One of the many projects we are desperately trying to complete at present is the launch of our new technical file. Whilst drafting out some guidelines relating to the design of trench boxes, it struck me that this would make an ideal technical yet easy going blog submission.
“Boxes” are by and large are used (and abused) on most construction sites at some stage. Being a standalone piece of kit (unlike sheets and frames), the design philosophy on boxes is that they are strong enough to cope with most ground conditions within their operating scope. We have noticed a big increase of late in requests to provide site specific design calculations to support their use. So how do we go about this?
All trench and manhole boxes are designed as standalone products. It is therefore common practice to simply specify the structural capacity of trench and manhole box systems by the allowable uniform panel pressure that the panels can sustain over the full panel area (see fig 1 above). Basic verification calculations can be completed very quickly by simply comparing the worst case calculated soil pressure with the allowable panel pressures.
Whilst this approach simplifies structural verification, and will provide a safe solution, it can lead to pessimistic answers, consequent over-design and situations where boxes appear not to be strong enough where a more rigorous analysis will prove that they are perfectly adequate. The latter is a common situation in deeper excavations and /or ground conditions are poor.
Boxes generally comprise just two structural elements, side panels and struts, the latter usually incorporating some form of
mechanical adjustment facility.
There are three main potential failure mechanisms in a simple box assembly namely:
- Inward bowing of the box panel between the struts - Bowing moment (denoted M1) – see fig 2.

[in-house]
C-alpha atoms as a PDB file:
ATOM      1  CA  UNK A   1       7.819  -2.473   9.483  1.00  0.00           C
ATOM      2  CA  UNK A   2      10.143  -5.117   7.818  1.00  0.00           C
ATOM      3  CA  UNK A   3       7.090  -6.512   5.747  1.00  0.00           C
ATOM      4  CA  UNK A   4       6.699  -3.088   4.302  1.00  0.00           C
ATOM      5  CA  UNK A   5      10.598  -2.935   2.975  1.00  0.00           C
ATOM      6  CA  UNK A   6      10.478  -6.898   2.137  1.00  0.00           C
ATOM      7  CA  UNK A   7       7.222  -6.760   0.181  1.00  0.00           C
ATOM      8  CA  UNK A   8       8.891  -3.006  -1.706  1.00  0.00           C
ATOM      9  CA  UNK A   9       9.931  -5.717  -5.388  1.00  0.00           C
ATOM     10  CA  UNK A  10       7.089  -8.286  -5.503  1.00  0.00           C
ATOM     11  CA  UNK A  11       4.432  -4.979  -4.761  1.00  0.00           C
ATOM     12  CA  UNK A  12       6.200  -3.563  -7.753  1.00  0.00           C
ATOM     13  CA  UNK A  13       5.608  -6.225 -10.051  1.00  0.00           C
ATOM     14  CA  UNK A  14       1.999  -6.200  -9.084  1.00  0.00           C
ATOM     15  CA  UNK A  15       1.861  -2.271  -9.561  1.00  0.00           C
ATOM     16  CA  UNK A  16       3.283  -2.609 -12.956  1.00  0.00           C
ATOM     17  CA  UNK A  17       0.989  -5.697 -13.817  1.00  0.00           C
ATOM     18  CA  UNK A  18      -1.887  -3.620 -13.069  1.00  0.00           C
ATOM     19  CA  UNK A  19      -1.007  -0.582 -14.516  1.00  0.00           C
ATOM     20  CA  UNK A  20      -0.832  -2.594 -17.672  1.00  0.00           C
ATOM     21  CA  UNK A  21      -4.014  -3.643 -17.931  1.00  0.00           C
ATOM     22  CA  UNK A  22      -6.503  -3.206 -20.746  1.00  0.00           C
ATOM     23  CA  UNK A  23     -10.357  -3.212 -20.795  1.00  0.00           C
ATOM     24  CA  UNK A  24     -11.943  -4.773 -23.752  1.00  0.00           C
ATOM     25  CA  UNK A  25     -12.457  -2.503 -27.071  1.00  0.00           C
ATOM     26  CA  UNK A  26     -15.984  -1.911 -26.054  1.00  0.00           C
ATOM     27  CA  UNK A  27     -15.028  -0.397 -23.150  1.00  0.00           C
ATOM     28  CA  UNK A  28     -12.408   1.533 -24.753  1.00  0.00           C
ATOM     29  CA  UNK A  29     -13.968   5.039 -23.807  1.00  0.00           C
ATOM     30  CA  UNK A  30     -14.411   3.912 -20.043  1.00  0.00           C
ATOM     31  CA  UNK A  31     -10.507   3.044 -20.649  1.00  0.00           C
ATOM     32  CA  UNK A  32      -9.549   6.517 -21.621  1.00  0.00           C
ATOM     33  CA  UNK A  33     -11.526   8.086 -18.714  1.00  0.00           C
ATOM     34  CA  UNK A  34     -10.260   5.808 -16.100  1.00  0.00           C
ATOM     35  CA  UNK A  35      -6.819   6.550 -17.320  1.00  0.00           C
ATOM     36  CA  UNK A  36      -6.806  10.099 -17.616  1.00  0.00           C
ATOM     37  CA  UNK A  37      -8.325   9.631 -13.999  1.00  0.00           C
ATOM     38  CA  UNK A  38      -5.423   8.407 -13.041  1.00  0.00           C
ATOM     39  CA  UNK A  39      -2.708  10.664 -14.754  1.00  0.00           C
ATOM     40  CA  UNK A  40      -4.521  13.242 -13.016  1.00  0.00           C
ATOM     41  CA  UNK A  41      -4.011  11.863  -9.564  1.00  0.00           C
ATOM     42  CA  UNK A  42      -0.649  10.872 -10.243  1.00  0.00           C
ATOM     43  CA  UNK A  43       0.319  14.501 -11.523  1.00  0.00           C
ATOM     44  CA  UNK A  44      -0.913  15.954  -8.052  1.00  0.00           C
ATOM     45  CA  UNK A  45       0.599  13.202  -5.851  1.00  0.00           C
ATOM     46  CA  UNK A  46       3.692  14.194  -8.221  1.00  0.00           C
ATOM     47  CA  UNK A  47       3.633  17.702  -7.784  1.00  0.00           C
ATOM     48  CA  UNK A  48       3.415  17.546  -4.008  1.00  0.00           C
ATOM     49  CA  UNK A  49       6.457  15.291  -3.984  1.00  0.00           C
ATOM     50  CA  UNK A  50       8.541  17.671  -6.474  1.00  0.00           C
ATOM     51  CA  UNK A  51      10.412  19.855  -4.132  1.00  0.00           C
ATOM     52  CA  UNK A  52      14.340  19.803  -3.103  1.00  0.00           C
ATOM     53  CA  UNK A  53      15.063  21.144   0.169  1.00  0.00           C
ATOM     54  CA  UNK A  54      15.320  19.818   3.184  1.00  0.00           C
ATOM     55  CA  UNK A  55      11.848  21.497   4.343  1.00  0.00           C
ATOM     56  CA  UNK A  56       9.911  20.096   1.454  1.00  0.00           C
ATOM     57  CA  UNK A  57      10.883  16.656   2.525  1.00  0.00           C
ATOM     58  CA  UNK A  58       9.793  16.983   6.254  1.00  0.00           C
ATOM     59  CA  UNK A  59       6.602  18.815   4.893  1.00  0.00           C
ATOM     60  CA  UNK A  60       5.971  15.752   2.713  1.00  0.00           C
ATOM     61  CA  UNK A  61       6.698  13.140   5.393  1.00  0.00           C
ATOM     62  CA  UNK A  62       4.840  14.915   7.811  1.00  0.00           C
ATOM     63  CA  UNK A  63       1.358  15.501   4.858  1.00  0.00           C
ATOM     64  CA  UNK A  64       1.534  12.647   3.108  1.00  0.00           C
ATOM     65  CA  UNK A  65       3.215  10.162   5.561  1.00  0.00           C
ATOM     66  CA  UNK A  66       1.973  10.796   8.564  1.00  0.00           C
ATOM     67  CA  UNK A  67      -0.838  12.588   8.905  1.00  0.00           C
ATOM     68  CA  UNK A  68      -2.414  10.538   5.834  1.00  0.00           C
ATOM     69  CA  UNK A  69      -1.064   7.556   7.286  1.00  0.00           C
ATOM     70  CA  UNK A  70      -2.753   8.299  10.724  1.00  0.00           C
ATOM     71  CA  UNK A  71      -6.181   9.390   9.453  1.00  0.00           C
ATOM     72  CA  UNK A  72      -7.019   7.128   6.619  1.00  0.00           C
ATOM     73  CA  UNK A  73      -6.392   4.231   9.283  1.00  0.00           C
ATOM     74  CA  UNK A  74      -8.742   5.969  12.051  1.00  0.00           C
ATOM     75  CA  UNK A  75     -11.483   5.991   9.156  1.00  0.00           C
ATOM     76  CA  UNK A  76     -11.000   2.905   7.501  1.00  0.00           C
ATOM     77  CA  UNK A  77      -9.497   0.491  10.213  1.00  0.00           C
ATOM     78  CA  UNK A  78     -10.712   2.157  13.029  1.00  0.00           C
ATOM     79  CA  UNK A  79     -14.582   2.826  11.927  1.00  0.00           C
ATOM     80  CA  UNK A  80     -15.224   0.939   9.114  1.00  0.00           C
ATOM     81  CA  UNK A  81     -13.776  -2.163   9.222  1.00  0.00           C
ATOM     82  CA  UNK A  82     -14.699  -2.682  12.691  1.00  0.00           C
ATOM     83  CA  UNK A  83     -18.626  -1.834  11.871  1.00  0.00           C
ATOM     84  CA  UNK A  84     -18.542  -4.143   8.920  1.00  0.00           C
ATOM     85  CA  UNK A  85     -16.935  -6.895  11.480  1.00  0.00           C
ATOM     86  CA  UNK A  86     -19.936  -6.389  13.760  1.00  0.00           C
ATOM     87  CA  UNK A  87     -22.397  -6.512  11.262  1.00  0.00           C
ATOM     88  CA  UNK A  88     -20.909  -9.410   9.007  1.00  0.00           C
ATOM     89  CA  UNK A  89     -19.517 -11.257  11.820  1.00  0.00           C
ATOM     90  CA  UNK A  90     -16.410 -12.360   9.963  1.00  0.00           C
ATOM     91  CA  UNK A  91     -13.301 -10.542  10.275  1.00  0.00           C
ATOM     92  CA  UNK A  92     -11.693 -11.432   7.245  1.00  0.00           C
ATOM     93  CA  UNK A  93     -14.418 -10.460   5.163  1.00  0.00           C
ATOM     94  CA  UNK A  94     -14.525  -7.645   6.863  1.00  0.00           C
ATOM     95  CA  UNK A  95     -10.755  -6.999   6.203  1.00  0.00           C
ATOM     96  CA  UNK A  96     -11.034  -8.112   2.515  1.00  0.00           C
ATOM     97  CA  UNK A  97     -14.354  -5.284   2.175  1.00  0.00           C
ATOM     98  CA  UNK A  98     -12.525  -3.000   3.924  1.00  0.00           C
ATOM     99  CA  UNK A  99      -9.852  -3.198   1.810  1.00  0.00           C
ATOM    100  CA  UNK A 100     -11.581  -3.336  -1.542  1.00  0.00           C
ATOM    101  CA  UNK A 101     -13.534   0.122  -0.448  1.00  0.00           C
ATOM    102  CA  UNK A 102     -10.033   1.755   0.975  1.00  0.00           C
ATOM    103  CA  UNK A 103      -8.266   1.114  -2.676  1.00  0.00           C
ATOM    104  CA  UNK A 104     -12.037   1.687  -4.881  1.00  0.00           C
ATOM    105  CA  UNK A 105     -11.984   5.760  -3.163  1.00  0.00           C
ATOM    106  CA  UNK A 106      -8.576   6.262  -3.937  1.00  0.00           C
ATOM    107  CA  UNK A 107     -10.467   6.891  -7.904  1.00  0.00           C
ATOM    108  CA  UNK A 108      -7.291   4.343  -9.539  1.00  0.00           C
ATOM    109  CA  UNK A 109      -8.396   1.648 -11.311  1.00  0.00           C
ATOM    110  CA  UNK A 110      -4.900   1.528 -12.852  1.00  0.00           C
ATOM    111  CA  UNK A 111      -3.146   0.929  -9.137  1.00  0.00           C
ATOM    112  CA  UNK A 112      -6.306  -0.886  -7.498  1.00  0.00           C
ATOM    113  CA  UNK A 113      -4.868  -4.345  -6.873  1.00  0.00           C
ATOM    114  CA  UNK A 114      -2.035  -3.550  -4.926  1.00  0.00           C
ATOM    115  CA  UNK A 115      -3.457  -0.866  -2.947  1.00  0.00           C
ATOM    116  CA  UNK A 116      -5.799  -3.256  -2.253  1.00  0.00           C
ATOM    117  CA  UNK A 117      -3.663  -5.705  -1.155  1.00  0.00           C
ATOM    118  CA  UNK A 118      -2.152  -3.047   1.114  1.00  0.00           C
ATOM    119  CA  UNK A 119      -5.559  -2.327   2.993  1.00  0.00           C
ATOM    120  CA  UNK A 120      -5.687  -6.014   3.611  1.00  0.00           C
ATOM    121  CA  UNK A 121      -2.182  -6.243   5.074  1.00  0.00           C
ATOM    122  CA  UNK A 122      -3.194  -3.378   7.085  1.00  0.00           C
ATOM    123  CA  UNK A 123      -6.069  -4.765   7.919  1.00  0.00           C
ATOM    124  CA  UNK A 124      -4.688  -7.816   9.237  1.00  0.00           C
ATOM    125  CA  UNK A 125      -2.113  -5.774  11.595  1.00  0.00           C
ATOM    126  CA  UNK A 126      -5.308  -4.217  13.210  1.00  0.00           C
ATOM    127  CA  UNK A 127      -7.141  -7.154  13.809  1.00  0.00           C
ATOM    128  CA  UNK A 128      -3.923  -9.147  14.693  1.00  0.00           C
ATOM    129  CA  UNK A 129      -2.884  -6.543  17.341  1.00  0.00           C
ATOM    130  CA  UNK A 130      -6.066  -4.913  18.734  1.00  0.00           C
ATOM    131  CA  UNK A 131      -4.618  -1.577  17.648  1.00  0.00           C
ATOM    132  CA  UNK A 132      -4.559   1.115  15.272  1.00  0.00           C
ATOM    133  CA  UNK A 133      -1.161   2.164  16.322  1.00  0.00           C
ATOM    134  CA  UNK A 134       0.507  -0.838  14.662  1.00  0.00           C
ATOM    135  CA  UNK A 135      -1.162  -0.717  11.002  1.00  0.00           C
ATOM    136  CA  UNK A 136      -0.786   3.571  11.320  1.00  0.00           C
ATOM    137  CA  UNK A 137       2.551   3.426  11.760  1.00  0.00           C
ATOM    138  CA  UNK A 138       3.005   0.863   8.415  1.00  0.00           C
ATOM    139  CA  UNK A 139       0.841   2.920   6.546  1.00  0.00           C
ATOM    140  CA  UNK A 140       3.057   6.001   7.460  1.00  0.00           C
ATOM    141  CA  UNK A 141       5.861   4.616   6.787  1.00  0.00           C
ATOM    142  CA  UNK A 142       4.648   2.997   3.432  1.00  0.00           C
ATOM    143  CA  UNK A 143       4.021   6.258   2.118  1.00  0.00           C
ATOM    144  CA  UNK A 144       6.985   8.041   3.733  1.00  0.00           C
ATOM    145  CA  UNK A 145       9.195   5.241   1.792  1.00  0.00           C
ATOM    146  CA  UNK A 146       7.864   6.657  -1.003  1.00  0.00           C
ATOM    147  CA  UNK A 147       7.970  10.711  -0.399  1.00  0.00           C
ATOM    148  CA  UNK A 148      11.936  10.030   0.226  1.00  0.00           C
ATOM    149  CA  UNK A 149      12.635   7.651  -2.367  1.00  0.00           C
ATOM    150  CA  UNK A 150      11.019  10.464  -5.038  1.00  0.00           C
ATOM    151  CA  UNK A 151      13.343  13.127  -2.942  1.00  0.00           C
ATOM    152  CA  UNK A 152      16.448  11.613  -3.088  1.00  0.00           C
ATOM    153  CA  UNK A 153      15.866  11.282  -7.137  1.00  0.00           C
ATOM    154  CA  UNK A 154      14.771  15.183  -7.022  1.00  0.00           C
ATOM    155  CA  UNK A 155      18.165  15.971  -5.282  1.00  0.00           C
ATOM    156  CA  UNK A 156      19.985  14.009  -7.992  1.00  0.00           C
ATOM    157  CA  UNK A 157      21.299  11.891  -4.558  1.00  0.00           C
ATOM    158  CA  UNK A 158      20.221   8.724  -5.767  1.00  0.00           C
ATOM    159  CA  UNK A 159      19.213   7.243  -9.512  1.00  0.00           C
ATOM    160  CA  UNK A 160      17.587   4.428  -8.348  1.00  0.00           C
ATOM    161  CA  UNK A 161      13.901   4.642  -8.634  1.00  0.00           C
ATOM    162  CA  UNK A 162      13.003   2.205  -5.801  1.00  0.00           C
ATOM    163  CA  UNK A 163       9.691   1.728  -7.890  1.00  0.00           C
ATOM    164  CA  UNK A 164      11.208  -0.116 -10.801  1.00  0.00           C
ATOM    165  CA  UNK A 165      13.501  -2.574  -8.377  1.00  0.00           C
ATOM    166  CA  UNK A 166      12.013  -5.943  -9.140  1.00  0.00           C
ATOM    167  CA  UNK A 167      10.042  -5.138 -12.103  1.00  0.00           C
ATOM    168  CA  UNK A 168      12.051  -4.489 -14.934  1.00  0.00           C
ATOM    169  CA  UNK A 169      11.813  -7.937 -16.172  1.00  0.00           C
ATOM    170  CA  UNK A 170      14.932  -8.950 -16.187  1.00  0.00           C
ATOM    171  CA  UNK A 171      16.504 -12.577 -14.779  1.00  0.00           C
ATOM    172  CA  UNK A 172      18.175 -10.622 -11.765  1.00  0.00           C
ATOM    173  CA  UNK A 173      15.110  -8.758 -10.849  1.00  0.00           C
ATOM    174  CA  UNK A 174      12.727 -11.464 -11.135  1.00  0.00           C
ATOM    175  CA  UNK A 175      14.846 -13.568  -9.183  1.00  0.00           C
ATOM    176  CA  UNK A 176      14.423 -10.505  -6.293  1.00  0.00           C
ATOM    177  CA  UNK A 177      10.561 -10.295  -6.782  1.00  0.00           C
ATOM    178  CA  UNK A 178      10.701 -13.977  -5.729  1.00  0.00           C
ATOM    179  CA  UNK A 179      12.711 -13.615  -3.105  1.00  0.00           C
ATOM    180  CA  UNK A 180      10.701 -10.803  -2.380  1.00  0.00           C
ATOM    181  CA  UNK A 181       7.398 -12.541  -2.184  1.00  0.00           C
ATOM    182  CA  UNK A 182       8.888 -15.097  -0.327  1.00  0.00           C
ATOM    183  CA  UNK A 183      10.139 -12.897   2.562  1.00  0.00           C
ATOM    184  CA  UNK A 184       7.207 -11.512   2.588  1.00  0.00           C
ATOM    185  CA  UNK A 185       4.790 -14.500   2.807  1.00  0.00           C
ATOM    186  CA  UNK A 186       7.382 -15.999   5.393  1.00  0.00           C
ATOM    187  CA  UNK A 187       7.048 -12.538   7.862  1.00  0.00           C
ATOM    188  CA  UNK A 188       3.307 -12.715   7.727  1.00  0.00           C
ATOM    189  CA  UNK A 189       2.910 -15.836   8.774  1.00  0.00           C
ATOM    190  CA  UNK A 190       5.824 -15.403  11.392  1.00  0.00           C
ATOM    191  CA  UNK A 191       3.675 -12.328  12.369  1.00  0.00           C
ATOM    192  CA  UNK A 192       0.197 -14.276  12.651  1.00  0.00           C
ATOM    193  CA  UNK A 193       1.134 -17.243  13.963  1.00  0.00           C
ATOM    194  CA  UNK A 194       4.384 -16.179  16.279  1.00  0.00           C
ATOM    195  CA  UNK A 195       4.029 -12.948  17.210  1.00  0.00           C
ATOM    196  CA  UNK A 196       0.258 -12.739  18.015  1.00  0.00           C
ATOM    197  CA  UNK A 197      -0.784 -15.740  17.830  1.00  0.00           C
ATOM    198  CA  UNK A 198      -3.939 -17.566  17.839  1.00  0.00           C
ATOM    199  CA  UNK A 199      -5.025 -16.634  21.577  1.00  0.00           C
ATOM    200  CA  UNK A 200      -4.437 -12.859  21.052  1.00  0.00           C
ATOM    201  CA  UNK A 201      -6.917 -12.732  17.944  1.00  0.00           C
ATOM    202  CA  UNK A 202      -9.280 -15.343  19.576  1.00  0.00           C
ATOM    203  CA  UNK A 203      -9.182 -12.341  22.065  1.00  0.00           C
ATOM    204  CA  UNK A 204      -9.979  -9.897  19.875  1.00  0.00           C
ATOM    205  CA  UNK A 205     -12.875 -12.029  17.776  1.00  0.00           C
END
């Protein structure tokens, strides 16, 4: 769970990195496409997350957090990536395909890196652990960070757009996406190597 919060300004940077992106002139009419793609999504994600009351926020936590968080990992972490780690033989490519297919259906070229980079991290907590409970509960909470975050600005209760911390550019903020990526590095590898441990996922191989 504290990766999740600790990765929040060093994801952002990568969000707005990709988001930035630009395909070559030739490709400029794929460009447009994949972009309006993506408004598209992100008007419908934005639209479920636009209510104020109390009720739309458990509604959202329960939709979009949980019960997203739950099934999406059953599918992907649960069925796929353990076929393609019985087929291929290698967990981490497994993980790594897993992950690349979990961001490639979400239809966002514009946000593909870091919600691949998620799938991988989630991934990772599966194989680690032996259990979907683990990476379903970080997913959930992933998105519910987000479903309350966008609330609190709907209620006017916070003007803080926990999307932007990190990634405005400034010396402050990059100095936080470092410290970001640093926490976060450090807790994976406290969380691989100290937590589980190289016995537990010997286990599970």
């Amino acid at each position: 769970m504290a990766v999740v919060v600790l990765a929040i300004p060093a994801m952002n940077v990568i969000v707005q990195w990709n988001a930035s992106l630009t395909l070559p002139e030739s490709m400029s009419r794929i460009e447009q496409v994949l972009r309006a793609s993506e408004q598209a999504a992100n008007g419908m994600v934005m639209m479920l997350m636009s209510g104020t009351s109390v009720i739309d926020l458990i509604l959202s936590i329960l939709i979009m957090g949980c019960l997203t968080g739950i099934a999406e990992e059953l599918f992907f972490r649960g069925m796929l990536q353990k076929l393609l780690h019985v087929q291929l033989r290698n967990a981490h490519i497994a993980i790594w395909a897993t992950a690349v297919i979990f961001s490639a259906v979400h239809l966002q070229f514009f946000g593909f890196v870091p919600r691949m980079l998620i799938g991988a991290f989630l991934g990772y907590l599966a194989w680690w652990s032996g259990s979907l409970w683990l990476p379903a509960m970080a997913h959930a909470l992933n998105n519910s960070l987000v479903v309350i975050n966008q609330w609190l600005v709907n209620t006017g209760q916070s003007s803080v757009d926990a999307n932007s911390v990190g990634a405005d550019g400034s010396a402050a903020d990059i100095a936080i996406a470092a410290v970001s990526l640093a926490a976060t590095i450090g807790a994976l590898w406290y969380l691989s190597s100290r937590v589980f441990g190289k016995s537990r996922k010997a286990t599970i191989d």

- Bending (in plan) of the end return panels (denoted M2) this applies to manhole boxes only
- Bending of the panel under the lower strut - kicking moment (denoted M3)
- Failure of the strut in compression (either buckling of local component failure) or in tension.
Design considerations for panels
Consider resistance to M1 bowing. This is determined by the bending strength of the panel in the plane of bending. Panels are typically of cellular construction and it the strength is proportional to the section modulus of the component parts in the plane of bending
Consider resistance to M2 bending. This is determined by the specific construction detail of the manhole box panels in the comers. Generally M3 bending is not a critical factor in determining the limiting box capacity.
Consider resistance to M3 bending. Box panels themselves have little natural strength in this (vertical) plane of bending. It is simpler therefore to ignore this and relate M3 bending resistance to the strength of the end posts which also double up as strut housings. M3 bending capacity of each panel is therefore twice the bending resistance of the end posts.
Resistance of the various types of struts available is slightly more complex and I will discuss this next time.
On a more personal note, after what seems like months of preparation and a very nervous and protracted wait, I have finally been accepted as a Fellow of the institution of Civil Engineers (FICE). I consider this to be a great honour as it is the highest grade of ICE membership. I look forward to the official award ceremony at Great George St in the autumn.
It just remains for me to wish you all a happy and restful Easter break.
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